The dynamism of these battles has increased as the episodes have gone on, escalating through the frantic scraps with the dog-like Hunters to the climactic defence of White Forest at the end of Episode Two. But Valve has always been able to manipulate the width of the linear path the player takes. Along with the convincing world-building, it’s that balance of moment-to-moment freedom with the urgent motivation to keep moving that prevents it from feeling as confined and claustrophobic as other corridor shooters. Momentum is driven either from behind, by pursuing forces, or by hanging eventual goals on the horizon – making your arrival there that much more significant.

The creation of Alyx

(Image credit: Valve)

Valve’s creatives are masters of understanding how drama can work in an interactive world, in a navigable 3D environment, from seeding narrative into the architecture to carefully guiding the player’s eye towards details of significance. But Valve was also among the first developers to breathe life into the people who occupy the place. “We wanted to try our hand at adding real characters to the story, rather than caricatures,” Laidlaw says. “Advances in animation, and the people we were luring in from the film industry, spurred us to try for a broader emotional range.” Admittedly, Valve’s approach to cutscenes has become more obtrusive as the drama it wishes to convey has grown more complex – players can opt out to a degree (Dr Kleiner’s laboratory provides many distractions for those uninterested in the plight of Lamarr), but by and large you are confined while the dialogue plays out. Yet it’s in your companionship with the characters outside these scenes that they grow on you the most – becoming active participants in the action.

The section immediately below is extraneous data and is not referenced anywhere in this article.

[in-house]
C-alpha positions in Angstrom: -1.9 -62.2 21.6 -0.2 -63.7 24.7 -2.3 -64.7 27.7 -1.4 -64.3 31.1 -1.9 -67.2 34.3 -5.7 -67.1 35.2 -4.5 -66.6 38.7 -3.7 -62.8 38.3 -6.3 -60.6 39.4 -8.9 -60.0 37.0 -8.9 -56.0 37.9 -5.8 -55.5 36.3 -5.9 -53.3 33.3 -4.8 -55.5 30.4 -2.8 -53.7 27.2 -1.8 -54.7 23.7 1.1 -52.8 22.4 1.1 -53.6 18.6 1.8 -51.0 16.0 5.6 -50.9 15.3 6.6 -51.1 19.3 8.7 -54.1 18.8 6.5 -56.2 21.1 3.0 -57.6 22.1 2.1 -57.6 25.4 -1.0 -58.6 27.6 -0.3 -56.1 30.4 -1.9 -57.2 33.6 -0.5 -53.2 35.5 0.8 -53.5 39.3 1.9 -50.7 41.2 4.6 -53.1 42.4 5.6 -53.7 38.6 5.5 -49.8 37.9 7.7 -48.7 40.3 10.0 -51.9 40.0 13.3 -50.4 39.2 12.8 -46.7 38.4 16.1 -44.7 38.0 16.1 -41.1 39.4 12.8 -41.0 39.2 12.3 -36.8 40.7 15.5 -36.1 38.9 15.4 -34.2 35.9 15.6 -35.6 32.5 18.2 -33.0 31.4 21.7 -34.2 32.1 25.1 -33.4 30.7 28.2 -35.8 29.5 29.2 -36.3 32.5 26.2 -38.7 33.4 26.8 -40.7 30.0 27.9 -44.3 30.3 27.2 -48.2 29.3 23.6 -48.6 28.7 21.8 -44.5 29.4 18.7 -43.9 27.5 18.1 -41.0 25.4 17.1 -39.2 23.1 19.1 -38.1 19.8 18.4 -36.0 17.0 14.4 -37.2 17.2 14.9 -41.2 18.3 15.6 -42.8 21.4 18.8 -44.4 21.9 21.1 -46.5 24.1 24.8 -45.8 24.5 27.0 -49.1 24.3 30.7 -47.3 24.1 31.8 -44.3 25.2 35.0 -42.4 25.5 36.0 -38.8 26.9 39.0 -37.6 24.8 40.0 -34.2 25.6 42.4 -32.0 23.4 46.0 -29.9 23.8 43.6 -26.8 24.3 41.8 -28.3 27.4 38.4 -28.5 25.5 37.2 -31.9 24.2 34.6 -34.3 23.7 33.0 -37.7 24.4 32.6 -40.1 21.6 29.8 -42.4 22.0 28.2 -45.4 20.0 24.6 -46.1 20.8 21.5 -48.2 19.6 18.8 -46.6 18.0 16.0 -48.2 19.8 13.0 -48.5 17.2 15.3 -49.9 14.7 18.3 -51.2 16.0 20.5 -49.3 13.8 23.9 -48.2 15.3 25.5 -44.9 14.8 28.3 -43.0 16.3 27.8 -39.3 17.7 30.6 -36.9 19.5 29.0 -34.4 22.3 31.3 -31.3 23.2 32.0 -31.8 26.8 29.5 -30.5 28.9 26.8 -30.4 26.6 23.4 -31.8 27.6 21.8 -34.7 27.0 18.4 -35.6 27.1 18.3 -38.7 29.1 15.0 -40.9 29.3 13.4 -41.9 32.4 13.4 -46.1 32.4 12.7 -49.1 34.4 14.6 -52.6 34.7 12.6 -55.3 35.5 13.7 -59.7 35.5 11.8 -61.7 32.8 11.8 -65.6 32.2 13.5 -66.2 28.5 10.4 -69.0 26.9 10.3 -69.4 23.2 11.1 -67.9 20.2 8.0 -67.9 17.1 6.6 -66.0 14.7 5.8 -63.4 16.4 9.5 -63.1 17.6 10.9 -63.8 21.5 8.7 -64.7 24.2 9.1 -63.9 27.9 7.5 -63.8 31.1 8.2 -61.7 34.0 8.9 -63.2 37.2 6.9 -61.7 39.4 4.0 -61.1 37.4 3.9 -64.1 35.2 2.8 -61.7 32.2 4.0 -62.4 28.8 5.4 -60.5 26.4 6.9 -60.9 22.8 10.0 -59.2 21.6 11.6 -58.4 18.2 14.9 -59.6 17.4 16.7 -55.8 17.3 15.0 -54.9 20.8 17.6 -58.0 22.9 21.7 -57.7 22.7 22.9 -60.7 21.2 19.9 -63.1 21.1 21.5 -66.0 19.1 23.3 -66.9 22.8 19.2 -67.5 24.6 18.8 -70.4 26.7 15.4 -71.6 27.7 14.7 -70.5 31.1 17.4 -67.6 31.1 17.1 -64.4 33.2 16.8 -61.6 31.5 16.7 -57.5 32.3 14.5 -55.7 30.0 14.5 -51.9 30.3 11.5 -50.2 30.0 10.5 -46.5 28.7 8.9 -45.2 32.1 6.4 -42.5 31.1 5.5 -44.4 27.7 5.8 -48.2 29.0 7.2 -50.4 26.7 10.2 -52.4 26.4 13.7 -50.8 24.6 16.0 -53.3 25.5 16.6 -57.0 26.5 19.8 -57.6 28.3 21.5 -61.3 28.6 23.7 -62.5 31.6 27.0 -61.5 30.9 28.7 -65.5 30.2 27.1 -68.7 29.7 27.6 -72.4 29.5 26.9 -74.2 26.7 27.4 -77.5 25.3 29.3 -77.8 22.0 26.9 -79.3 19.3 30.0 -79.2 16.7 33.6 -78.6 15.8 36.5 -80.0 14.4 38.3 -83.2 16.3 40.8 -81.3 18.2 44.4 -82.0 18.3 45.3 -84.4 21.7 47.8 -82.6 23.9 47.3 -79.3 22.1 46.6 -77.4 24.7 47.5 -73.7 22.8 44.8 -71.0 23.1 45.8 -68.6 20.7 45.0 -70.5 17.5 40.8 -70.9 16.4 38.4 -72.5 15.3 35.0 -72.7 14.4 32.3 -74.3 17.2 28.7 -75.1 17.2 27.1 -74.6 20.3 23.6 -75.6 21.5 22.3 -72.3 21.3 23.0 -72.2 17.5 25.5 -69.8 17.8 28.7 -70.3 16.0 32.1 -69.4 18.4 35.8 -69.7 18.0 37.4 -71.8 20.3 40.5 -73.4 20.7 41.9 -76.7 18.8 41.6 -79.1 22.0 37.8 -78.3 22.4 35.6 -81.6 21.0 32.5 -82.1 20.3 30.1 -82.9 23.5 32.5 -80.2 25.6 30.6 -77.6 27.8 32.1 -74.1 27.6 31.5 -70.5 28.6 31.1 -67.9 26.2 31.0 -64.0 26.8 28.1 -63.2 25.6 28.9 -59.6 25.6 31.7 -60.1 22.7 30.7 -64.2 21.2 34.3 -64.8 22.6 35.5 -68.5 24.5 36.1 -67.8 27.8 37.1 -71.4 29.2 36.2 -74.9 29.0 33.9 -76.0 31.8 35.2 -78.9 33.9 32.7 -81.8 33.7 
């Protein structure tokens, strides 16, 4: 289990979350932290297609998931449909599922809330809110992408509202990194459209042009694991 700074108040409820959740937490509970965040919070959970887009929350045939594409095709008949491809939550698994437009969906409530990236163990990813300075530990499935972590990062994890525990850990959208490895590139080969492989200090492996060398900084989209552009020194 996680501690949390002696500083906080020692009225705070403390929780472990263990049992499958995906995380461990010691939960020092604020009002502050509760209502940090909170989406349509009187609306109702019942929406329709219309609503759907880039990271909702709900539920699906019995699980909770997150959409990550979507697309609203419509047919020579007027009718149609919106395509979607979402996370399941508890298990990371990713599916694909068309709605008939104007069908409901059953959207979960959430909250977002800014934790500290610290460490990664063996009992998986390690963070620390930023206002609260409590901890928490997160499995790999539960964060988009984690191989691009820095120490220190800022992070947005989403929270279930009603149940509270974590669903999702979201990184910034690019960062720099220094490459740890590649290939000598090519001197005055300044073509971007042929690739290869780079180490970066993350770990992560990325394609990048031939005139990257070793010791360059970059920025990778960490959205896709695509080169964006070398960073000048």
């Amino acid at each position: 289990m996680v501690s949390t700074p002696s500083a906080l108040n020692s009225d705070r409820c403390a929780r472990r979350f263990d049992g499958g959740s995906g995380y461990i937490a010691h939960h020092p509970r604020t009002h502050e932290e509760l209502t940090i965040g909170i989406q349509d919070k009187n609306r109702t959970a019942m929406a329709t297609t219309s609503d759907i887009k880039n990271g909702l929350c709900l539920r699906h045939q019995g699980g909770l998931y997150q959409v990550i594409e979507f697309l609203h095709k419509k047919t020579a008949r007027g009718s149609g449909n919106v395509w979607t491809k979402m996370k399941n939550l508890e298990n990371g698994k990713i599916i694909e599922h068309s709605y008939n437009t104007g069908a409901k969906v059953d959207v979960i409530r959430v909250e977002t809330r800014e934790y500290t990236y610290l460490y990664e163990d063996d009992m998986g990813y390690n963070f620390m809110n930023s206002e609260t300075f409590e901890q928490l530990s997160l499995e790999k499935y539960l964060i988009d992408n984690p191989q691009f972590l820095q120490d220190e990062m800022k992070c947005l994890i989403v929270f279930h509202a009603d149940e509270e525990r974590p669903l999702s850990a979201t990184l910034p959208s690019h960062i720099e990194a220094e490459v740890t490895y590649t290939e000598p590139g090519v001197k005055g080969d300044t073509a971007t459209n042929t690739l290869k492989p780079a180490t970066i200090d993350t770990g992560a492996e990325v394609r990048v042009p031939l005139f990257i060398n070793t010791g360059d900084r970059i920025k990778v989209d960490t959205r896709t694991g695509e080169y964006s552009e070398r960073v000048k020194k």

The technical advances have continued, but still only a small handful of video game buddies are as good company as Alyx; an even smaller number of female characters in games have been as appealing (and an even smaller number aren’t Caucasian). Alyx is something of a video game Suffragette, to whose efforts the Elena Fishers of the world owe a debt. Certainly, there’s a palpable frisson of love interest, but the highly capable, geeky Alyx is speaking to an entirely different audience – one for whom romantic aspirations have evolved beyond locating dad’s Playboy stash. Was there ever any doubt at Valve about whether the audience was ready for a female role as something other than pixellated titillation?